Human-produced mass now outweighs the Earth’s biomass

December 11, 2020 by  
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Research published in Nature revealed that human-made matter now outweighs the earth’s biomass. The research further shows that, on average, every person on Earth is responsible for creating matter equal to their own weight each week. The study, carried out by a team of researchers from the Weizmann Institute of Science in Rehovot, Israel, determined the overall impact of human activities on the planet. Researchers accounted for human activities such as the production of concrete , plastic, metals and bricks. The study also determined that the production of such materials has been on the rise due to increasing urbanization. According to the researchers, the mass of human-made products at the start of the 20th century was about 3% of the Earth’s biomass . However, due to increased urbanization and product consumption, human-produced weight now outweighs the overall global biomass. Researchers say that Earth is already at a tipping point, with the human-produced mass at 1.1 tetra-tons. This increase in human-produced mass means negative consequences for Earth. In fact, the study shows that an increase in human-produced mass correlates with a decrease in biomass. “Since the first agricultural revolution, humanity has roughly halved the mass of plants,” the authors wrote. “While modern agriculture utilizes an increasing land area for growing crops, the total mass of domesticated crops is vastly outweighed by the loss of plant mass resulting from deforestation, forest management, and other land-use changes. These trends in global biomass have affected the carbon cycle and human health.” The paper now suggests that this epoch should be named Anthropocene , implying that the earth is shaped by human activities. They say that the 21st century has been squarely shaped by human activities. Production of human-made objects has transformed Earth in a few centuries. Human activities continue shaping the Earth, with an increase in human-generated mass each year. “The face of Earth in the 21st century is affected in an unprecedented manner by the activities of humanity and the production and accumulation of human-made objects,” the researchers said. Today, human mass is produced at a rate of about 30 gigatons per year. If this rate continues, the weight of human-created mass will exceed 3 tetra tones by 2040. + Nature Via The Guardian Image via Pixabay

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How to support environmental justice

July 8, 2020 by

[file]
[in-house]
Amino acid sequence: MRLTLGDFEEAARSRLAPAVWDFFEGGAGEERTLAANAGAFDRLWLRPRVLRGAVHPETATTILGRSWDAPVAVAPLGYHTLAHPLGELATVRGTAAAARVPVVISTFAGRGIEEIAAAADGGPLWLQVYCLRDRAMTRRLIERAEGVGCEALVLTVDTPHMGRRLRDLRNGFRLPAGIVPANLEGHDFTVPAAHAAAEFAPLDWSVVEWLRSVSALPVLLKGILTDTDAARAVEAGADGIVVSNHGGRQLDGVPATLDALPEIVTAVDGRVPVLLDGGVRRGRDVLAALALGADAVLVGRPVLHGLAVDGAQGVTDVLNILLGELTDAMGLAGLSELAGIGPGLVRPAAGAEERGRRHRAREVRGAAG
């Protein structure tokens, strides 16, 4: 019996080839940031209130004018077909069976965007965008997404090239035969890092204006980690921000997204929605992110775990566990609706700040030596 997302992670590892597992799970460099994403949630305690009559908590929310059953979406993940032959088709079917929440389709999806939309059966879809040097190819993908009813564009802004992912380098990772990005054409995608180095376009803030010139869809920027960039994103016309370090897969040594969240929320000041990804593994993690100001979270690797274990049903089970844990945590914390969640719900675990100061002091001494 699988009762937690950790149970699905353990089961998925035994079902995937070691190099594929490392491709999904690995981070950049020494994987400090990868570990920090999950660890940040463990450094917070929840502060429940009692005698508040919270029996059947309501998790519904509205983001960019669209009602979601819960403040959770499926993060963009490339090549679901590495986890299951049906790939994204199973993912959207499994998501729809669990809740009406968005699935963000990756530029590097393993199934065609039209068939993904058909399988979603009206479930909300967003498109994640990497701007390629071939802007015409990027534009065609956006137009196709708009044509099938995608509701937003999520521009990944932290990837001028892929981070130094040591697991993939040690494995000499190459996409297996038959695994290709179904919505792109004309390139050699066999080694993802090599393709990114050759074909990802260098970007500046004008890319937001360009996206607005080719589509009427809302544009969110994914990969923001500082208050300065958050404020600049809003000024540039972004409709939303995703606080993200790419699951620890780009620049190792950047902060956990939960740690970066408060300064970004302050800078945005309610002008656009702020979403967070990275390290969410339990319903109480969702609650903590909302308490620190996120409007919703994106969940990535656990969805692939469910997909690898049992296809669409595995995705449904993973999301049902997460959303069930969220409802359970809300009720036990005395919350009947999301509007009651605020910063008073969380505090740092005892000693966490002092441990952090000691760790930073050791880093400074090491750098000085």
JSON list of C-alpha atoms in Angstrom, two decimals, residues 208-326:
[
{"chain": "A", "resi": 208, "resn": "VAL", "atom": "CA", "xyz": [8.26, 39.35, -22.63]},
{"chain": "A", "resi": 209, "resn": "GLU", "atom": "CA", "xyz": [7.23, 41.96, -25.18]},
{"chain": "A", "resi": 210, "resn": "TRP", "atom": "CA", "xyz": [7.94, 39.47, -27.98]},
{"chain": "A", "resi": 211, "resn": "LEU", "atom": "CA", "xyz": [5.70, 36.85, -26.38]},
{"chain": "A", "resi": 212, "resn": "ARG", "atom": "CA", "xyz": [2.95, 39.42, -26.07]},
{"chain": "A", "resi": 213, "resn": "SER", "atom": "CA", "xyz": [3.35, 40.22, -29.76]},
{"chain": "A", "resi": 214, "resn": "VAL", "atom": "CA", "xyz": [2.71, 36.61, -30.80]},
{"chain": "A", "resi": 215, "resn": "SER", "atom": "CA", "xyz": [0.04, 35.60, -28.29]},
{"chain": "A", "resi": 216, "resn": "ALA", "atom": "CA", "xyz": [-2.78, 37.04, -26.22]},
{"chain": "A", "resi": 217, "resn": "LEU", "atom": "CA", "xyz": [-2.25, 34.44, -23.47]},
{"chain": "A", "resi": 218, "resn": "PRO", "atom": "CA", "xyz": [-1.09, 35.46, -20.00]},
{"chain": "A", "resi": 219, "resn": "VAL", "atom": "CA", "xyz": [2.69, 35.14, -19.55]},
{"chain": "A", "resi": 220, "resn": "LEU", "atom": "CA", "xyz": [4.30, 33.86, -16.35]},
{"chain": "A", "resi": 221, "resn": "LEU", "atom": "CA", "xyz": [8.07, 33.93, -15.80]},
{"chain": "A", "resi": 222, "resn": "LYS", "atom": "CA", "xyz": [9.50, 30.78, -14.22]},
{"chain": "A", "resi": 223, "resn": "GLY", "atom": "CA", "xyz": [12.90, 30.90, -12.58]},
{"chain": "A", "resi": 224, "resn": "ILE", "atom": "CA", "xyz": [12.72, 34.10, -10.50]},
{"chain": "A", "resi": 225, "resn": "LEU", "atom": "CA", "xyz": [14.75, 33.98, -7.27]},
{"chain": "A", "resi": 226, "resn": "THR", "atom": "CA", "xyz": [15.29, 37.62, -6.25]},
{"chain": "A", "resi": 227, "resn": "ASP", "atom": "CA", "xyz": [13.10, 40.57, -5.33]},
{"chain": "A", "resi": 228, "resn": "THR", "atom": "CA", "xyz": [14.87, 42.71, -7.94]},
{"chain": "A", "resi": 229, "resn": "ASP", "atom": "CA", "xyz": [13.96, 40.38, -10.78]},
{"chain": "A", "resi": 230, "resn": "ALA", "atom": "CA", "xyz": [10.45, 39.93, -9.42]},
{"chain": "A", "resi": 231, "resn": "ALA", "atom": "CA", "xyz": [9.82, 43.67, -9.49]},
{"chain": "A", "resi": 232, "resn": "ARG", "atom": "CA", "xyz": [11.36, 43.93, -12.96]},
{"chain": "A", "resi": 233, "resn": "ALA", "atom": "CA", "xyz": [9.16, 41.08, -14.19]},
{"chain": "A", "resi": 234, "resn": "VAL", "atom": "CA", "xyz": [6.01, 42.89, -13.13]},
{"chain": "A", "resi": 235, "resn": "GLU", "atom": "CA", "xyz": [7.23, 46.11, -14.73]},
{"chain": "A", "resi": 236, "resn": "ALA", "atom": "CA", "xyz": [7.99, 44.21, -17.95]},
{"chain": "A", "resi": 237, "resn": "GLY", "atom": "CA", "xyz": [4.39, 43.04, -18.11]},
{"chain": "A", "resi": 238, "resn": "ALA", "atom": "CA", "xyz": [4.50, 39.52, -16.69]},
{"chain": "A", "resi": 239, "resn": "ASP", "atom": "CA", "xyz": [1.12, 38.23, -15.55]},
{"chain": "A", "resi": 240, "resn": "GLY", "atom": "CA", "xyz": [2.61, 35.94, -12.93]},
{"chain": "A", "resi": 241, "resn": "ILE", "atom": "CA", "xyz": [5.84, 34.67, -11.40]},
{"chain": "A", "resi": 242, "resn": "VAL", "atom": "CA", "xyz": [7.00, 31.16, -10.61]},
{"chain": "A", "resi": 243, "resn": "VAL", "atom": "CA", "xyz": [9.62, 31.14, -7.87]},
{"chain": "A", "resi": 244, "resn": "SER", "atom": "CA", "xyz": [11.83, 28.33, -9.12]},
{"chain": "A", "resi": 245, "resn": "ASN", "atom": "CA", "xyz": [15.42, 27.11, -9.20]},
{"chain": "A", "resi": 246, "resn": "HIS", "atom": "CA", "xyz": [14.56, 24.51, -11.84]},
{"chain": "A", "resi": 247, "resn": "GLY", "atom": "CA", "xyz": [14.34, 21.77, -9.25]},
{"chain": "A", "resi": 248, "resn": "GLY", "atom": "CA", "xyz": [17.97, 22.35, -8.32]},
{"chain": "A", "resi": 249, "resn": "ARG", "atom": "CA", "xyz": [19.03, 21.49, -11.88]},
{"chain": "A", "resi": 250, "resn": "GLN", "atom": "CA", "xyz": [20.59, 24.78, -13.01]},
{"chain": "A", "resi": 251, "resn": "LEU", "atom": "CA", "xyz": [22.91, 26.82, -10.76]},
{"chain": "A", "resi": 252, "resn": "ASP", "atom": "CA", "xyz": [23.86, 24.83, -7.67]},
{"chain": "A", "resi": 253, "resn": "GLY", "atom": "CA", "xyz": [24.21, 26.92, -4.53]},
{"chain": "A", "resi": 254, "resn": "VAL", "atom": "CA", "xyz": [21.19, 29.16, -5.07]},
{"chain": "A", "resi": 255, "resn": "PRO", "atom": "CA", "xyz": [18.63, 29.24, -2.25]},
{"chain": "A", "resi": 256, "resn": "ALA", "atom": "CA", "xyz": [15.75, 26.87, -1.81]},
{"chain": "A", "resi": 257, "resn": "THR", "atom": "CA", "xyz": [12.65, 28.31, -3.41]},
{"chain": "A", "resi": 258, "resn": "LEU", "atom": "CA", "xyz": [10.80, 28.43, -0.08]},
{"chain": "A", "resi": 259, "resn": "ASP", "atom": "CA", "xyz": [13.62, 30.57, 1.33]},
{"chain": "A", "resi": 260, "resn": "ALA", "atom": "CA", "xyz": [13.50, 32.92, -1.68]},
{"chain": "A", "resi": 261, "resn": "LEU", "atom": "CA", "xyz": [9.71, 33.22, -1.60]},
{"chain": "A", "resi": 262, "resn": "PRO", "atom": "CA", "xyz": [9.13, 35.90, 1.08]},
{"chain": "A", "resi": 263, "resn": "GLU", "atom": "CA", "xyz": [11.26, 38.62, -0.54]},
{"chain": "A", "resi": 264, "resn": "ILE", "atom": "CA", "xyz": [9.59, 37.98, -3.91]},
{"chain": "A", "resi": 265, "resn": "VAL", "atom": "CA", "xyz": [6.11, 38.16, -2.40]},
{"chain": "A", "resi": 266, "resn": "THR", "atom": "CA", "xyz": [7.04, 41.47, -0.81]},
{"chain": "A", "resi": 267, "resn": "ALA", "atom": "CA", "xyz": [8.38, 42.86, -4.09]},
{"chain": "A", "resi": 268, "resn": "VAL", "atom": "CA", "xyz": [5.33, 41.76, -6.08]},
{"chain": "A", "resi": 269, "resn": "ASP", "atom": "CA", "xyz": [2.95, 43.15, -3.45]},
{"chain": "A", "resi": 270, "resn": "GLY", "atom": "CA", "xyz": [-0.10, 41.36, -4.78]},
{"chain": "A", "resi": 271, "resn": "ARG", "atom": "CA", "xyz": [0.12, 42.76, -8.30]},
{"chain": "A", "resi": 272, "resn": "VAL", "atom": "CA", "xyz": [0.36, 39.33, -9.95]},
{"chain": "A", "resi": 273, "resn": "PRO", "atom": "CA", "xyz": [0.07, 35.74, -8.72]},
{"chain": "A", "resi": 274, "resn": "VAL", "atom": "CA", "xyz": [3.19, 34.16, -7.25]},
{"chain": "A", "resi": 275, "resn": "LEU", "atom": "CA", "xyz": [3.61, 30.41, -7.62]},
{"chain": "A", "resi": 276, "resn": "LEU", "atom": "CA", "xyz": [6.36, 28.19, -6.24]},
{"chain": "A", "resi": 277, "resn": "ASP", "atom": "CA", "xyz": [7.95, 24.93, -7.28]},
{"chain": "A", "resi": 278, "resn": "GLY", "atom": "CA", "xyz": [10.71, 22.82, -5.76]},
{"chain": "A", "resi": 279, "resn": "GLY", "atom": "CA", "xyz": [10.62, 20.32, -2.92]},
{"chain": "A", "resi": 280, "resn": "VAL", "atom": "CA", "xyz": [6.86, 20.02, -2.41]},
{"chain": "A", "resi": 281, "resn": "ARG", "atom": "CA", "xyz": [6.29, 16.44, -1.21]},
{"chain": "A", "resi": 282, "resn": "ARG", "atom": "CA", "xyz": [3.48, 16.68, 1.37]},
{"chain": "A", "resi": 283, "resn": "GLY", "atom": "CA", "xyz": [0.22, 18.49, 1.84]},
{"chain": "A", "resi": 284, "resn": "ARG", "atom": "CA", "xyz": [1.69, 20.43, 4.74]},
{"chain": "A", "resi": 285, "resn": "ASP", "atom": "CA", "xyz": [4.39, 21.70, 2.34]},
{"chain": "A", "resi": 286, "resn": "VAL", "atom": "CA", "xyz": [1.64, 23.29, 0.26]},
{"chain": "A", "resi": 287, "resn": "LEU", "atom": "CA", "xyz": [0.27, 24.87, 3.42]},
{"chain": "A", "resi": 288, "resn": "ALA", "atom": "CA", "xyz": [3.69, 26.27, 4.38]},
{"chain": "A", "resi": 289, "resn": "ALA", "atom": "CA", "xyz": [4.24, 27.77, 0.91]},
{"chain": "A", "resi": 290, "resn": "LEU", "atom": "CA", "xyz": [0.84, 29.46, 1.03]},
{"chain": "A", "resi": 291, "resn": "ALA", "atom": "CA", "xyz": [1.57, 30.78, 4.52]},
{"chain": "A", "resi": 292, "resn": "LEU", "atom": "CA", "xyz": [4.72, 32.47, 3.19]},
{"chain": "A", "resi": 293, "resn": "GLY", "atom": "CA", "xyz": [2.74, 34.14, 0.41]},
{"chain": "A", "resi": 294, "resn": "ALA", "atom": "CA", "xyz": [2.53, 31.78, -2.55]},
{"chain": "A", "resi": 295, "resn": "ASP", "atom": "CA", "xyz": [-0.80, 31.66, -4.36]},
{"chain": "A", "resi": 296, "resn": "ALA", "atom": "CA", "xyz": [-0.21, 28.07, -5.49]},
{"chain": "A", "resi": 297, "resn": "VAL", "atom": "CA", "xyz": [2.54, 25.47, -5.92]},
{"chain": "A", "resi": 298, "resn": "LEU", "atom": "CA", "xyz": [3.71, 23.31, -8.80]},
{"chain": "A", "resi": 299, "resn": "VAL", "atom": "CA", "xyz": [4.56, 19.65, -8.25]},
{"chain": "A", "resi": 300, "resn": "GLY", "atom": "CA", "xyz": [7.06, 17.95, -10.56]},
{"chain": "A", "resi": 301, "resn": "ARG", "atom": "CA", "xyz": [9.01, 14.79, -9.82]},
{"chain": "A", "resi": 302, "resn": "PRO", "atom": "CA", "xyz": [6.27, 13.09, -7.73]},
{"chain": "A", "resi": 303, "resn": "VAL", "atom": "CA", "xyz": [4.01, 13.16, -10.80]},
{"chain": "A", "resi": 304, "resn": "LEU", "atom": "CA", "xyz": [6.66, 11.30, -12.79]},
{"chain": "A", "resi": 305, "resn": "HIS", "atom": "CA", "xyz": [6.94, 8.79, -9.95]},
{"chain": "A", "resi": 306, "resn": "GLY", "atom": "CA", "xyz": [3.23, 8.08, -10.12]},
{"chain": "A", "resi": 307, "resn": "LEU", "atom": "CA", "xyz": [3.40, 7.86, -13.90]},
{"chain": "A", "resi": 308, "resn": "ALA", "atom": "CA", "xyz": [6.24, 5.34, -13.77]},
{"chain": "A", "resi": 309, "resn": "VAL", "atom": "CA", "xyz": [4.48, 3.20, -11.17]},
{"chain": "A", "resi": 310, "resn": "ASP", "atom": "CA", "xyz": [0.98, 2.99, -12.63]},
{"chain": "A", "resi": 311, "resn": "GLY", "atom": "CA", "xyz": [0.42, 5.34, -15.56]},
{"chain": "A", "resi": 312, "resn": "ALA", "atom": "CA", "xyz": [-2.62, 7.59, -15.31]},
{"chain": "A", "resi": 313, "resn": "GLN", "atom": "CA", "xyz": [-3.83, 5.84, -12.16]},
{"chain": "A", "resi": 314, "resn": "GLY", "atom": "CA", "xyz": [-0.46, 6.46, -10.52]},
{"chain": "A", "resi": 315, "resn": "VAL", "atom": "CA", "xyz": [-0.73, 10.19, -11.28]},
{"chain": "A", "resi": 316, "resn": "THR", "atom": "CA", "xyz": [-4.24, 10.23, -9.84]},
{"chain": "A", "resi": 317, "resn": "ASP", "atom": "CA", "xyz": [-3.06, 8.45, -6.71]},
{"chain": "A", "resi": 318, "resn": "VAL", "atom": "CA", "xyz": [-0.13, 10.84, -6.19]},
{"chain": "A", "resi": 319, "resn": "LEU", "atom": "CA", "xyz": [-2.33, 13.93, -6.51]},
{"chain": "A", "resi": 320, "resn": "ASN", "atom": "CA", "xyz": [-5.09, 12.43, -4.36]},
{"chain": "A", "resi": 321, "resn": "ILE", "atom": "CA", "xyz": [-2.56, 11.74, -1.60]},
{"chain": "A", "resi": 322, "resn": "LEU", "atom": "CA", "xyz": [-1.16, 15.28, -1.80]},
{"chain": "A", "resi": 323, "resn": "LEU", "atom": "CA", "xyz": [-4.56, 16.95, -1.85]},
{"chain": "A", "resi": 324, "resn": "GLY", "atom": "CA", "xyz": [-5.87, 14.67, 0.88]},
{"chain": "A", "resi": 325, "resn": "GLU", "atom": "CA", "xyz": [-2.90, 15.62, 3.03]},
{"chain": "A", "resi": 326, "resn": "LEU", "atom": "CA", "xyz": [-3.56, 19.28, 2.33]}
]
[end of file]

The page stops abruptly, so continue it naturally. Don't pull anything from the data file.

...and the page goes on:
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When most of us think about the environment, we tend to conjure certain images. Clean waterways and national parks full of trees or wildlife come to mind, especially since environmental news often focuses on polar ice caps melting in the Arctic, deforestation in the Amazon and animals close to extinction. How often, however, do we think about the human communities in our own backyard and where we fit into environmental issues? When climate change doesn’t seem to affect you directly, it can be easy to overlook. This is where environmental justice comes in. What is environmental justice? The United States  Environmental Protection Agency  defines environmental justice as “the fair treatment and meaningful involvement of all people regardless of race, color, national origin, or income, with respect to the development, implementation, and enforcement of environmental laws, regulations, and policies.” This goal will become reality “when everyone enjoys the same degree of protection from environmental and health hazards and equal access to the decision-making process to have a healthy environment in which to live, learn, and work.” This intersection between environmentalism and social justice forms an important branch of activism that focuses on people’s right to live safely without environmental hazards. Related: 5 growing environmental nonprofits to support in 2020 Concerns linked to hazardous  waste  sites, failing infrastructure and money-saving policy changes in vulnerable communities continue to plague the environment and the humans who live there. Low-income communities and communities of color are especially at risk; think Flint, Michigan, when a 2014 policy change led to at least 100,000 people losing access to clean water. Additional examples of environmental injustice remain plentiful. Low-income communities are more likely than the overall population to be affected by climate change threats (such as flooding), due to inadequate housing. A 2018  study  by the Environmental Protection Agency also found that  air polluting  facilities burdened Black communities at a rate 1.54 times higher than the overall population. Throughout the country, there are even neighborhoods without access to healthy food, and communities with toxic waterways and soil due to oil and gas extraction. How to help All of these environmental injustices can be daunting, but there are ways to help. Especially with  social media , something as simple as raising awareness of an issue can have a lasting effect. You can also show your support by getting involved with or donating to environmental justice  non-profits . One of the best ways to help is by backing socially-equal conservation policies and the organizations or politicians supporting them.  WE ACT  is an organization that helps low-income communities of color fight harmful environmental policies while participating in the creation of fair environmental policies.  Green For All  works to uplift the voices of low-income communities and people of color in the climate justice movement and fights to build a green economy that lifts people out of poverty. The NAACP also has an  Environmental and Climate Justice Program  to support community leadership in addressing environmental injustice and its disproportionate impact on communities of color and low-income communities. Take the time to challenge unjust laws and violations of environmental policies in marginalized communities, too.  EarthJustice  believes that law is the most powerful tool for environmental change. The non-profit public interest environmental law organization supports an experienced legal team that represents their clients from small towns to large organizations (for free) in the fight against environmental injustice. Environmental justice work doesn’t stop there Indigenous communities are also disproportionately exposed to environmental contaminants, often due to federal and state laws that make it easier for extractive and polluting facilities to access tribal lands. A 2012  study  even found that Indigenous American communities face disproportionate health burdens and environmental health risks compared with the average North American population. Organizations like  Cultural Survival , which works to advance the rights and cultures of Indigenous people, and the  Indigenous Environmental Network , an alliance of Indigenous peoples who fight to address environmental and economic justice issues, help educate and empower Indigenous people while raising awareness for their environmental protection. Other facets of the environment, such as the  agricultural  sector, also experience injustice.  The National Black Farmers Association  is a non-profit organization representing African American farmers and their families in the U.S., focusing on issues such as civil rights, land retention, education, agricultural training and rural economic development. A new generation leading the way Especially in recent years, with young leaders addressing the environmental tolls that harmful practices reap upon the planet, several organizations for young people have made tremendous strides in environmental justice.  The Sunrise Movement , a youth-led organization, advocates for political action on climate change and works to help elect leaders who stand up for the health and equal wellbeing of all people. Similarly, the  Power Shift Network  mobilizes the collective power of young people to fight against environmental racism by stopping dirty energy projects and campaigning to divest from  fossil fuels . Images via Pexels